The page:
Parents frequently report their child could not get a 504 plan because he or she was not academically behind, or not discrepant enough from peers.  Being academically behind is NOT required to get a 504 plan!  In fact, the U.S. Office of Civil Rights which governs Section 504 of the Rehabilitation Act has issued several documents which explain this.  These documents say that parents do not have to go to extensive means to prove their child has a disability that is substantially limiting. The relevant sections of these documents are highlighted:

Parent and Educator Resource Guide to Section 504 – issued Dec. 2016; also discusses special education

Office of Civil Rights 504 Plans FAQ

Office of Civil Rights Summary of the Amendments Act


IEP and 504 meetings can be emotional and intimidating.  We offer this information for parents (read our web site disclaimer):

  • Bring your own written agenda for the meeting.   Many parents report feeling flustered at meetings.  To make sure you express your thoughts, wants, and concerns, bring your own written agenda to every meeting and distribute it to all who attend. Consider emailing it ahead of time.  Your agenda can include a list of items you want to discuss, concerns you have, and/or information you want known about your child.  Wrightslaw offers an excellent sample parent agenda.

  • Take someone with you to each meeting to serve as a note taker.  This person’s job is to write down everything that is said and by whom, so you can focus on listening and responding. Have your note taker sit away from the main action of the meeting so he or she is not distracting.  

  • Making an audio recording of the meeting is allowed.  You may record meetings without disclosing that you are doing so.  Iowa law gives an individual the right to record or disclose the contents of an oral, electronic or telephonic communication that they are a party to.   If you choose to notify the AEA and/or school ahead of time of your intent to record, expect them to make their own recording as well.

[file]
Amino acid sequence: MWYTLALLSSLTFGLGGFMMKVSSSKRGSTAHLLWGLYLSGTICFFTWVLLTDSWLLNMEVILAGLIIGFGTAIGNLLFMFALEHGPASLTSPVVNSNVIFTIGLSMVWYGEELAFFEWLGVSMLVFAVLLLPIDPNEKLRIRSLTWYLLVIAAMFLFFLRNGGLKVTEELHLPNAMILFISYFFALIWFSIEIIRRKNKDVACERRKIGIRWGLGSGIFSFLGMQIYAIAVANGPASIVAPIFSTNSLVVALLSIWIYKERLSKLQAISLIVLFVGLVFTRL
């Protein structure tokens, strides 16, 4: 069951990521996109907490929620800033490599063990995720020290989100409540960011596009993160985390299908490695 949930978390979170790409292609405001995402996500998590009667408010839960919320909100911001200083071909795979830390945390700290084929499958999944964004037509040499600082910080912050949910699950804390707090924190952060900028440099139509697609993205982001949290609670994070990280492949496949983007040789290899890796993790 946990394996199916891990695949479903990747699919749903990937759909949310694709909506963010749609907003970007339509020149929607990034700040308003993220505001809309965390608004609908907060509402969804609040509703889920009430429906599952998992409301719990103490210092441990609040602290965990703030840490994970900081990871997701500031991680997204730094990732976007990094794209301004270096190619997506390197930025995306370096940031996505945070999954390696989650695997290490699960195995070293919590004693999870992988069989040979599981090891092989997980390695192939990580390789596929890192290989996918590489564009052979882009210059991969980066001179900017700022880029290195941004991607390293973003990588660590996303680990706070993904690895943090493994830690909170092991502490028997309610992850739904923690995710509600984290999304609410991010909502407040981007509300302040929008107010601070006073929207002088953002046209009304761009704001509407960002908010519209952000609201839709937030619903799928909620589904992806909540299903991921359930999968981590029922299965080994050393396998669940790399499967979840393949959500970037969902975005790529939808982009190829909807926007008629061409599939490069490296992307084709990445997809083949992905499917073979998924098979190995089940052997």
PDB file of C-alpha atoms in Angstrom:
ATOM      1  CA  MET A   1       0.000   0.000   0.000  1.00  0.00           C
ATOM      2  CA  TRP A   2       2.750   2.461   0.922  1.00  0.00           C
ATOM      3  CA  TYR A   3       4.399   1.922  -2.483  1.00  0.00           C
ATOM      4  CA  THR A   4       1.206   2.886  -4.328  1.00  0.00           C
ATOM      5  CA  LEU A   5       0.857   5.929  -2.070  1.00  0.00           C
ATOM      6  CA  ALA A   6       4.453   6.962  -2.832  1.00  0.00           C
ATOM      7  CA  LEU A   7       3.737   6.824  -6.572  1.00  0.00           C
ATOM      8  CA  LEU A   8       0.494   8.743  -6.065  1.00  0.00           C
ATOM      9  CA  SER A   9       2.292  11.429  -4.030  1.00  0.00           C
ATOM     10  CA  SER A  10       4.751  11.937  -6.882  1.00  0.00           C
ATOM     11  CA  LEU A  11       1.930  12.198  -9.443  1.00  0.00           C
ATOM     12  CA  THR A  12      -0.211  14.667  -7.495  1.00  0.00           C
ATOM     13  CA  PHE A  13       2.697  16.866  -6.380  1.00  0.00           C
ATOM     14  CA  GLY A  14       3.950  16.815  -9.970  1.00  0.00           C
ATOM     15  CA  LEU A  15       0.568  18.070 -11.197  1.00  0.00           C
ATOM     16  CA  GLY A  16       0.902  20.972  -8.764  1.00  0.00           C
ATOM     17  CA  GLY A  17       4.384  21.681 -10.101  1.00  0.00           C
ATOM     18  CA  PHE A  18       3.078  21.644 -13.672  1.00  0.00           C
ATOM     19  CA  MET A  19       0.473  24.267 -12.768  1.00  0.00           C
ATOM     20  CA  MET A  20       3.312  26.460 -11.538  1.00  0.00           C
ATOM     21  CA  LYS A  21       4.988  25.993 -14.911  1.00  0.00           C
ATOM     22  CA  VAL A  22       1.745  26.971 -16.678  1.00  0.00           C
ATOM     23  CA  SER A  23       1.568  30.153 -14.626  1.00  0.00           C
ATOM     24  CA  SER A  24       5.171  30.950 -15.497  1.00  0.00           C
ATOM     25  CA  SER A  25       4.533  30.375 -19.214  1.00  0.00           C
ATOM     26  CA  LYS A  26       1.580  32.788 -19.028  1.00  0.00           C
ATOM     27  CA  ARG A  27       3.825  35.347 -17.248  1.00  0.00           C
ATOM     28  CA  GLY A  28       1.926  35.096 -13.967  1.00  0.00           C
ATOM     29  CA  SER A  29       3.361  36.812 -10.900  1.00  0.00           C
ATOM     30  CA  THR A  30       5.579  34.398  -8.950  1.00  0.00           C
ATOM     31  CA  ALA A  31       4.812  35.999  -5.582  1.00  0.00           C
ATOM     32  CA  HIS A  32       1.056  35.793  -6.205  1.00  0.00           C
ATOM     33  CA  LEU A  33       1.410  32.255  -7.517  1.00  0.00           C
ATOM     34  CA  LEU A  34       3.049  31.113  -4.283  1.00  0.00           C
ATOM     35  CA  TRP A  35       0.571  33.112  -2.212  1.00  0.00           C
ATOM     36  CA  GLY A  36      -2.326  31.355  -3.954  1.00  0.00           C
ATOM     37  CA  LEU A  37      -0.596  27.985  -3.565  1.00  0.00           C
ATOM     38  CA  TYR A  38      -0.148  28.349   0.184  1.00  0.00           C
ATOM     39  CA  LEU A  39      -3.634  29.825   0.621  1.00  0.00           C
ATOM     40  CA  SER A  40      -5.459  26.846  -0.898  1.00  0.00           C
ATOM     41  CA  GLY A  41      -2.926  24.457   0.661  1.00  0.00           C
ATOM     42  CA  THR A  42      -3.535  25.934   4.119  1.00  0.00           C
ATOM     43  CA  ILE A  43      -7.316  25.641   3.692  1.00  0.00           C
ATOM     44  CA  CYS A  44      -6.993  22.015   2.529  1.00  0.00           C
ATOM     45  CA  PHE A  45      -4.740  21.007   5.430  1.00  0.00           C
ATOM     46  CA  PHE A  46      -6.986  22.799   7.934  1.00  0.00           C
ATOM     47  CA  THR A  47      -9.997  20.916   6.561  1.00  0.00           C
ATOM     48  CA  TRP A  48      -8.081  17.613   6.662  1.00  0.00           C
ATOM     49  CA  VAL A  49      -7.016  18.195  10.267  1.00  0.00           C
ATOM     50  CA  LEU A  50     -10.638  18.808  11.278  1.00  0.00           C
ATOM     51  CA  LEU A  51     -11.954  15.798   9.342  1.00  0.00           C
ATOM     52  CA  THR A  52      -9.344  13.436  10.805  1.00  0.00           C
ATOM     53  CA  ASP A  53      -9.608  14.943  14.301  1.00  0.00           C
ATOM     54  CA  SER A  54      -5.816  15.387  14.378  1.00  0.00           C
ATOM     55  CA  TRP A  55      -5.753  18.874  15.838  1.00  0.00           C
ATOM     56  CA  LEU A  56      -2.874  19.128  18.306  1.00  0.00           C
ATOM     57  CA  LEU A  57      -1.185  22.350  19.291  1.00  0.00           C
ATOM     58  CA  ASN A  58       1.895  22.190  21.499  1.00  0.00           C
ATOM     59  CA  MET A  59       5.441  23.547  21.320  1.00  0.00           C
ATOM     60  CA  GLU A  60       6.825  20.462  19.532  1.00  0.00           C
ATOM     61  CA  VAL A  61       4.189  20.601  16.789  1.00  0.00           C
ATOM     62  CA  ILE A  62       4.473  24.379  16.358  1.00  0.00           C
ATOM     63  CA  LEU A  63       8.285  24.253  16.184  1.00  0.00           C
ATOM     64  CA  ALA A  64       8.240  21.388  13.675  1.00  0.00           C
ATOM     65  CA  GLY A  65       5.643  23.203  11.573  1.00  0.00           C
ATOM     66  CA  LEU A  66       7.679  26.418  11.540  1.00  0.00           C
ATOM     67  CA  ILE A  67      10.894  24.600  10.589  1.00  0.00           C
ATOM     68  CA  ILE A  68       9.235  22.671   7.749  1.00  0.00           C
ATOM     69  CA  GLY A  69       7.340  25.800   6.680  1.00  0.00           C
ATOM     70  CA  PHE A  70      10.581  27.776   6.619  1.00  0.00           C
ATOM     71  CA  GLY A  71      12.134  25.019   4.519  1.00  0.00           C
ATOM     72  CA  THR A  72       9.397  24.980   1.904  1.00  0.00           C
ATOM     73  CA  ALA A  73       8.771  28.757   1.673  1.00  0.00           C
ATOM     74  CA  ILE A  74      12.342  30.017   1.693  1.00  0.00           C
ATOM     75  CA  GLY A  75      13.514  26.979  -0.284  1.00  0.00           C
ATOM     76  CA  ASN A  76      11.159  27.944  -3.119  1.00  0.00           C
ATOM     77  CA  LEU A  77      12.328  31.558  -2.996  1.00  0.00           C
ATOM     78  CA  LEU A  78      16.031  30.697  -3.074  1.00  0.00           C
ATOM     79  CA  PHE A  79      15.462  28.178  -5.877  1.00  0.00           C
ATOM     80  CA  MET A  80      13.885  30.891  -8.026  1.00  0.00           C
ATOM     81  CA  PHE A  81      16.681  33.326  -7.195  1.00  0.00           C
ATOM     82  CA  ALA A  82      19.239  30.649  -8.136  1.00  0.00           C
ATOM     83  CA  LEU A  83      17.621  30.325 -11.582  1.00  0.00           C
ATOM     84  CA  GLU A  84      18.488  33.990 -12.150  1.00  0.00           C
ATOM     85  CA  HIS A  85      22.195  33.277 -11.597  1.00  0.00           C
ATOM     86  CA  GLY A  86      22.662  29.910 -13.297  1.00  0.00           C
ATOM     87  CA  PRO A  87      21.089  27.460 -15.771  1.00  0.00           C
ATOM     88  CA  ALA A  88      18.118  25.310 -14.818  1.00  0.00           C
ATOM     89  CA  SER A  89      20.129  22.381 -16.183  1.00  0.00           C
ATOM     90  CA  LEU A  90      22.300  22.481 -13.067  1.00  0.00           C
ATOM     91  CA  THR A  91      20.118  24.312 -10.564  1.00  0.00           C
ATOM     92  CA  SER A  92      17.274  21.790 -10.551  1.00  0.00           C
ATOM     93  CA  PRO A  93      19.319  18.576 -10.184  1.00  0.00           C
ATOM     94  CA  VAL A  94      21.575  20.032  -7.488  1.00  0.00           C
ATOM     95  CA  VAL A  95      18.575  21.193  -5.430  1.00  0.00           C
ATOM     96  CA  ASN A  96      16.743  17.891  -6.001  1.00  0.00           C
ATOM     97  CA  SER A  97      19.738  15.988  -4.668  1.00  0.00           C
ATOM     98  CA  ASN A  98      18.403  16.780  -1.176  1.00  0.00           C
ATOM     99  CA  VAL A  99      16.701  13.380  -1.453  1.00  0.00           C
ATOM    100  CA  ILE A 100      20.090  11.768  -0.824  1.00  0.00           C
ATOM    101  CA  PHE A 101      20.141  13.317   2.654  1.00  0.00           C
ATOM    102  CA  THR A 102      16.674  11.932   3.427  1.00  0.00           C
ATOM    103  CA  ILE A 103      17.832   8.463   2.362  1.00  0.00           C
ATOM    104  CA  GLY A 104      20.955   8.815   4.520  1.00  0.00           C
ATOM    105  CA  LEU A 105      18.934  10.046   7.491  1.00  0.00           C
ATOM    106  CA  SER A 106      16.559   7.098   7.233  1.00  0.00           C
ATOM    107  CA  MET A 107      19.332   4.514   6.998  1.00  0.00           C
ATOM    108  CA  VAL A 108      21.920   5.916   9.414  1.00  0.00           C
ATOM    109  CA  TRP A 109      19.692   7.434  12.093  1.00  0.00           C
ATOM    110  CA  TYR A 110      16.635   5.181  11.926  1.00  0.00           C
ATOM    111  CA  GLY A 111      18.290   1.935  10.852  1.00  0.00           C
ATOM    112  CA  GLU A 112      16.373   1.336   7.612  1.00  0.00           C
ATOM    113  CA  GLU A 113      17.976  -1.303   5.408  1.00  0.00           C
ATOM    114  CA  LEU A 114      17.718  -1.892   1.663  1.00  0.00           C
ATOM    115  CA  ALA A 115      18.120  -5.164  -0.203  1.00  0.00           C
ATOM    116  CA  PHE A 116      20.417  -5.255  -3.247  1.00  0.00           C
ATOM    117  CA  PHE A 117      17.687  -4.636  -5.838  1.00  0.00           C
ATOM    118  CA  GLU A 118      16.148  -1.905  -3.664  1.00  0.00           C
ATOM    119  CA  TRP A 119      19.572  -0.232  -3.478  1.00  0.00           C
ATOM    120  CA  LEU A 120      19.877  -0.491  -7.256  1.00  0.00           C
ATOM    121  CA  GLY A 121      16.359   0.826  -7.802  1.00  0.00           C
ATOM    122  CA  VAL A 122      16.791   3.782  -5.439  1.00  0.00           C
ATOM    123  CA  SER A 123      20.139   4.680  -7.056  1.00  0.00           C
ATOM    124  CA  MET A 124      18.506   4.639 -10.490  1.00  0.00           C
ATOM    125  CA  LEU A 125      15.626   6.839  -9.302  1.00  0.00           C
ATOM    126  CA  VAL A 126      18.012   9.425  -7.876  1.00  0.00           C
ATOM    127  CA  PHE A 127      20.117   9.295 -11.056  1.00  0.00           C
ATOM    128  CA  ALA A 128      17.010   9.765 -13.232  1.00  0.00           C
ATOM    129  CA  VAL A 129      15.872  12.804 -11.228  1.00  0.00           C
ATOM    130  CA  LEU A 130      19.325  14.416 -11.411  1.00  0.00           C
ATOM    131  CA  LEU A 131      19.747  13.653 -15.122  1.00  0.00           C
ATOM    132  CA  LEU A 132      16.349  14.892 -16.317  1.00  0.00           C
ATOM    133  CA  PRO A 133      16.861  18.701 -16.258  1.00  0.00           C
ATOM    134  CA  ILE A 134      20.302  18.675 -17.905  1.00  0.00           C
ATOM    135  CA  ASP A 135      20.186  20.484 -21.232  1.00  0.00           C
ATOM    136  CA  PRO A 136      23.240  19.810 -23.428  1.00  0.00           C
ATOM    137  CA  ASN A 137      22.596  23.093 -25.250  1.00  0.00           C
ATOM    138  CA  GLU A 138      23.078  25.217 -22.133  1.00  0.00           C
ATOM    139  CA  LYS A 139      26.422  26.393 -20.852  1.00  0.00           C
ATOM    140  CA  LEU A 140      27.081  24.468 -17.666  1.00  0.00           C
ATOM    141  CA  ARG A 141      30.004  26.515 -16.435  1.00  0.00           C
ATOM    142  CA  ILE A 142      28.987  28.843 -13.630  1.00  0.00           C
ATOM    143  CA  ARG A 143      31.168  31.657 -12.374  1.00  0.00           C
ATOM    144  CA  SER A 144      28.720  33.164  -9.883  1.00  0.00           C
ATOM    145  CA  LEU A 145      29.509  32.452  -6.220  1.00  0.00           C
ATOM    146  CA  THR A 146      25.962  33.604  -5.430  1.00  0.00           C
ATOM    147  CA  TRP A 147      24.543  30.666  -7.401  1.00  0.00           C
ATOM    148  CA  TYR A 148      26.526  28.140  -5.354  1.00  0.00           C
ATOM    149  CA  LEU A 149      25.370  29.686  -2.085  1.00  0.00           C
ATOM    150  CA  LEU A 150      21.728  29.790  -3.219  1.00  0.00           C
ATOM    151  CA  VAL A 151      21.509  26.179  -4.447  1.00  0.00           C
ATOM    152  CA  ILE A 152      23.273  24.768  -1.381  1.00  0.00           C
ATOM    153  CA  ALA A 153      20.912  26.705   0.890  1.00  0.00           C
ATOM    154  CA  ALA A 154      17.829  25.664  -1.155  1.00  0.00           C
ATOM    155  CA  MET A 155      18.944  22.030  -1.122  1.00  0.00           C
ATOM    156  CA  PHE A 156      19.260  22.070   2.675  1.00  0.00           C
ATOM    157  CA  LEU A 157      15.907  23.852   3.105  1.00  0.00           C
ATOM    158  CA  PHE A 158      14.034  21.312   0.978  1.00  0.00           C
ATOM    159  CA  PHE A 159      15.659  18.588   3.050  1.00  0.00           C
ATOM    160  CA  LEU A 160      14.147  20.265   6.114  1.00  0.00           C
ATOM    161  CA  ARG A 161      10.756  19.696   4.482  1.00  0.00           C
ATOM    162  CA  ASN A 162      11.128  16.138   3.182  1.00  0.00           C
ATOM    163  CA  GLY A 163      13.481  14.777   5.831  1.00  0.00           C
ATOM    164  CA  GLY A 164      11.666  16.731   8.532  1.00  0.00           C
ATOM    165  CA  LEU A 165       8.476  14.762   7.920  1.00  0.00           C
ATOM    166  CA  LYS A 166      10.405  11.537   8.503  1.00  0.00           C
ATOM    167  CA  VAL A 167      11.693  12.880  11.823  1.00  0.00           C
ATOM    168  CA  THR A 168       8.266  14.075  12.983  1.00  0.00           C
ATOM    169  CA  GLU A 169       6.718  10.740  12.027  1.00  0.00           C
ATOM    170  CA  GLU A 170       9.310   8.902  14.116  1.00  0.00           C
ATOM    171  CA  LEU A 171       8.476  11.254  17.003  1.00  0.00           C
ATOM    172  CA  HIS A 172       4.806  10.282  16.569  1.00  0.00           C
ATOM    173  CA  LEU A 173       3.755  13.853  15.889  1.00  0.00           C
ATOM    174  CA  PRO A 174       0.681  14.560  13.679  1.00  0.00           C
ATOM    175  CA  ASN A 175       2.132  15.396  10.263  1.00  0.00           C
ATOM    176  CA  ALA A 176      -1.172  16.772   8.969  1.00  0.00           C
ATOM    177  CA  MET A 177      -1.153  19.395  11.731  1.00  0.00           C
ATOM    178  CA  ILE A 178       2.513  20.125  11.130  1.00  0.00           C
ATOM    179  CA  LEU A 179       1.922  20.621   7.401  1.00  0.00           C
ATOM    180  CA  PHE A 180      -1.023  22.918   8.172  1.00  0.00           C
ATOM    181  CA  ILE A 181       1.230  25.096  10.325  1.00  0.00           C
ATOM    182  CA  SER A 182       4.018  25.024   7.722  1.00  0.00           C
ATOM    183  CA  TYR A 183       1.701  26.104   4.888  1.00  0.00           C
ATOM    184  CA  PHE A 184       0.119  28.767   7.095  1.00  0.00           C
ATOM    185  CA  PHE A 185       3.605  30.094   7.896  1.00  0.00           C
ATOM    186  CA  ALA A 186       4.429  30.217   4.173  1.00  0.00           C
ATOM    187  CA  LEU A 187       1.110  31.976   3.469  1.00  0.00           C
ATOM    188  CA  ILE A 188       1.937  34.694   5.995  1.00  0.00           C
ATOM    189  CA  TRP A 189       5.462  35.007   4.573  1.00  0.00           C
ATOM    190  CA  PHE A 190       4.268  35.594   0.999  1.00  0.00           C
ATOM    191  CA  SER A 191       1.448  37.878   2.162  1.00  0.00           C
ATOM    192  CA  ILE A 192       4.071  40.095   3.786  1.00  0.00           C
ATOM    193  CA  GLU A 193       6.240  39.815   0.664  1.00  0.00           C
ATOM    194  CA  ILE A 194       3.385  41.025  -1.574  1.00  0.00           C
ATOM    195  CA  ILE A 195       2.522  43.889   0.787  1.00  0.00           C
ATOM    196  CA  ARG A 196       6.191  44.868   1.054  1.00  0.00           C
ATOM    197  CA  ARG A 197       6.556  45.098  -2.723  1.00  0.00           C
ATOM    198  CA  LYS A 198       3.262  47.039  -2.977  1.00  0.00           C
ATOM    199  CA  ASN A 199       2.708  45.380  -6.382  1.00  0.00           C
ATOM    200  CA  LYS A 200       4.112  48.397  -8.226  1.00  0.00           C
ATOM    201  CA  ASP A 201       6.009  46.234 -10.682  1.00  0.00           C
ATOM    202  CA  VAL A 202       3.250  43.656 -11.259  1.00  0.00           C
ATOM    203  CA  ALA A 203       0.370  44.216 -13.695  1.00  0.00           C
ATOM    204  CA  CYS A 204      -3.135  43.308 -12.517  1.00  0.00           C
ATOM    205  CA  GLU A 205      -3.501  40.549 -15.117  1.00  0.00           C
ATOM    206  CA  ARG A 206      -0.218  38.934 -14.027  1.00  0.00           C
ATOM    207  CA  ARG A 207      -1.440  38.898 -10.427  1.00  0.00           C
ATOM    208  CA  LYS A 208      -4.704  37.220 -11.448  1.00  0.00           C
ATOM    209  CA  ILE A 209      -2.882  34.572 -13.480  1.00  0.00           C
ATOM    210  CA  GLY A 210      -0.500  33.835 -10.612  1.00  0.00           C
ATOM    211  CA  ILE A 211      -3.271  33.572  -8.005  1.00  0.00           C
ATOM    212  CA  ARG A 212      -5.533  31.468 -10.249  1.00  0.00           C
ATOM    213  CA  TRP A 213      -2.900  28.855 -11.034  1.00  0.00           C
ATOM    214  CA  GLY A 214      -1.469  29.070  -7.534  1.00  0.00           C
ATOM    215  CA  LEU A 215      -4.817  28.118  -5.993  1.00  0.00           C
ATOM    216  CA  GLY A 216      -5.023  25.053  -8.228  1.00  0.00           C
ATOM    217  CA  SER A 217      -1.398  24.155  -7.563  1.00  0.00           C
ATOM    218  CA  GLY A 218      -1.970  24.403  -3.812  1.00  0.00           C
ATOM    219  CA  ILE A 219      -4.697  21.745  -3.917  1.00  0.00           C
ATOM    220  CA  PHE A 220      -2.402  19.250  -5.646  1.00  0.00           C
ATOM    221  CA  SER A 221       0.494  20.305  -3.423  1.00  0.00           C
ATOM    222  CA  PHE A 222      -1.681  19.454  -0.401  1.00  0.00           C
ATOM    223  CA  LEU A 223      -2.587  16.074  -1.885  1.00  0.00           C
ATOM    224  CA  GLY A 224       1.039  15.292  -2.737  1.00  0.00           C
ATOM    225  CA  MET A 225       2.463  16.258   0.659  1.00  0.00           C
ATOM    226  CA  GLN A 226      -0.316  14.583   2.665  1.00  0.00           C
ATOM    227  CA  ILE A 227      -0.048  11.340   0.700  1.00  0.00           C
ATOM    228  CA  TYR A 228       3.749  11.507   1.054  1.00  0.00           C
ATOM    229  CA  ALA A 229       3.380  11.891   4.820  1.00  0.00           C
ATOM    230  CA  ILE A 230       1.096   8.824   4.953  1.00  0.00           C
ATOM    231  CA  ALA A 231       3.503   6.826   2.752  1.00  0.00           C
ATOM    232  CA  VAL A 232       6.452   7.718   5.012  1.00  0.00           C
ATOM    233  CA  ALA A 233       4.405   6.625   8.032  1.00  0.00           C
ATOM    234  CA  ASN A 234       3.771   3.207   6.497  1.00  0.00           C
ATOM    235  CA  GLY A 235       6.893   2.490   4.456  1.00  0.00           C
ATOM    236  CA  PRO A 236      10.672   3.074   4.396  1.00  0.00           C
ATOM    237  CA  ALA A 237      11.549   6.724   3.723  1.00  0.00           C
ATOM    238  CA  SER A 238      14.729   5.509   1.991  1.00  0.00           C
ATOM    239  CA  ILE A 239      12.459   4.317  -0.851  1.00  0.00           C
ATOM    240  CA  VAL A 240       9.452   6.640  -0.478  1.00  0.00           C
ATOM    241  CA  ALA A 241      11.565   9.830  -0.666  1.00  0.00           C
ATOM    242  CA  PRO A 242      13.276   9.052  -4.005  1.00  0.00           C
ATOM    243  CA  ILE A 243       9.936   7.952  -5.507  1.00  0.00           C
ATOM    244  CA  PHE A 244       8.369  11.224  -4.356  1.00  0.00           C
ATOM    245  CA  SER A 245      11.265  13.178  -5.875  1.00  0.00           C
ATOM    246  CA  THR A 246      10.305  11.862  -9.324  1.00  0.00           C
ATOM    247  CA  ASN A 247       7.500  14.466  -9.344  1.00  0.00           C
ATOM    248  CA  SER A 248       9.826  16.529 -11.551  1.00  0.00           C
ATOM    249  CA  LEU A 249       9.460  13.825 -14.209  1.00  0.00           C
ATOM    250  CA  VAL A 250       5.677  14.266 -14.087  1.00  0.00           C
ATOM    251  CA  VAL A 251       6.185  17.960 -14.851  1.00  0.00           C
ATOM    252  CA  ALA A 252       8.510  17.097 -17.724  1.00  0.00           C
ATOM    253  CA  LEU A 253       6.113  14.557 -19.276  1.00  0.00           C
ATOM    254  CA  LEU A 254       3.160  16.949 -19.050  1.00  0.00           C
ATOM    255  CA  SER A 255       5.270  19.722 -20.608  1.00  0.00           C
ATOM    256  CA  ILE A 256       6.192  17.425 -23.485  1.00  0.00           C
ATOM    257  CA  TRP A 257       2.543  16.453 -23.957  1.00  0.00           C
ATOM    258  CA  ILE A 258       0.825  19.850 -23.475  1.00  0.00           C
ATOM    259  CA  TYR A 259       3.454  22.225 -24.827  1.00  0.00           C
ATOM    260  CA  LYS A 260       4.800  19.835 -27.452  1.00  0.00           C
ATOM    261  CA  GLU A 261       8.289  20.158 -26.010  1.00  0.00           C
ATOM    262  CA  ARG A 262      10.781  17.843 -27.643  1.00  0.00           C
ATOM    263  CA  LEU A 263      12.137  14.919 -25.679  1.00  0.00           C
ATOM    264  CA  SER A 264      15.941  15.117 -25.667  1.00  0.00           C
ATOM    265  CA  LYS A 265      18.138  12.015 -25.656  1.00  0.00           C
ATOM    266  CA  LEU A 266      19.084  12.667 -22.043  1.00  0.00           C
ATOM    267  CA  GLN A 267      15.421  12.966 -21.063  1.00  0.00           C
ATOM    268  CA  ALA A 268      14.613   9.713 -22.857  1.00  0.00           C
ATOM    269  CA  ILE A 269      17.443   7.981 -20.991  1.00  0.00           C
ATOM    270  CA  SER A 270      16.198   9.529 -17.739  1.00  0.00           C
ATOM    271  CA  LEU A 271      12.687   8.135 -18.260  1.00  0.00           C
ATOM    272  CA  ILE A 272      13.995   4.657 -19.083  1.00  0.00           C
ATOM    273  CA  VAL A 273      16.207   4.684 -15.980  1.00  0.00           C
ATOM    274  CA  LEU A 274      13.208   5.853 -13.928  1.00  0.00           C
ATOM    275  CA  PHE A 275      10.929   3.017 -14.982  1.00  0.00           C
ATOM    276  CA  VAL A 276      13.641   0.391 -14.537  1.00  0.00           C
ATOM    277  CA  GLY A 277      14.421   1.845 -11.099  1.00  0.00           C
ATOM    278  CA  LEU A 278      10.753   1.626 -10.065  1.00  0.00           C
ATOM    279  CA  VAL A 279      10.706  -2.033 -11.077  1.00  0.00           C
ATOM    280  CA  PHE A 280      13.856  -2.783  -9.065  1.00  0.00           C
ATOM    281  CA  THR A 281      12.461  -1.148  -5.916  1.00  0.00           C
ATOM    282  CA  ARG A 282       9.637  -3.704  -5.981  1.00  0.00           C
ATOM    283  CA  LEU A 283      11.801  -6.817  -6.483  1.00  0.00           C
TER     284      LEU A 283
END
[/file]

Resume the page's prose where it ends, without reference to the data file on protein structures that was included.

• Don’t feel pressure to agree or sign anything during the meeting. Taking time to think is acceptable and encouraged.  “I need to think about this and I will get back to you” can be a very helpful statement.

  • Don’t be afraid to ask tough questions!  Review our Questions for Parents for ideas about what to ask.

  • After the meeting, write a letter summarizing what was discussed and agreed upon. Send it to all who attended via email or regular mail.  Don’t skip this step! This letter documents what occurred and what steps will be taken by whom.  Remember – if it isn’t in writing, it never happened.

If you are an Oregon parent experiencing difficulty getting a 504 plan for your dyslexic child, or are having difficulties with special education eligibility or your child’s IEP, please contact us.  We want to know what Oregonians are experiencing, and we may also have contacts and resources that can help.


Wrightslaw IEP page

Special Education Advisor

Special Education: A Guide for Parents & Advocates – Disability Rights Oregon and FACTOregon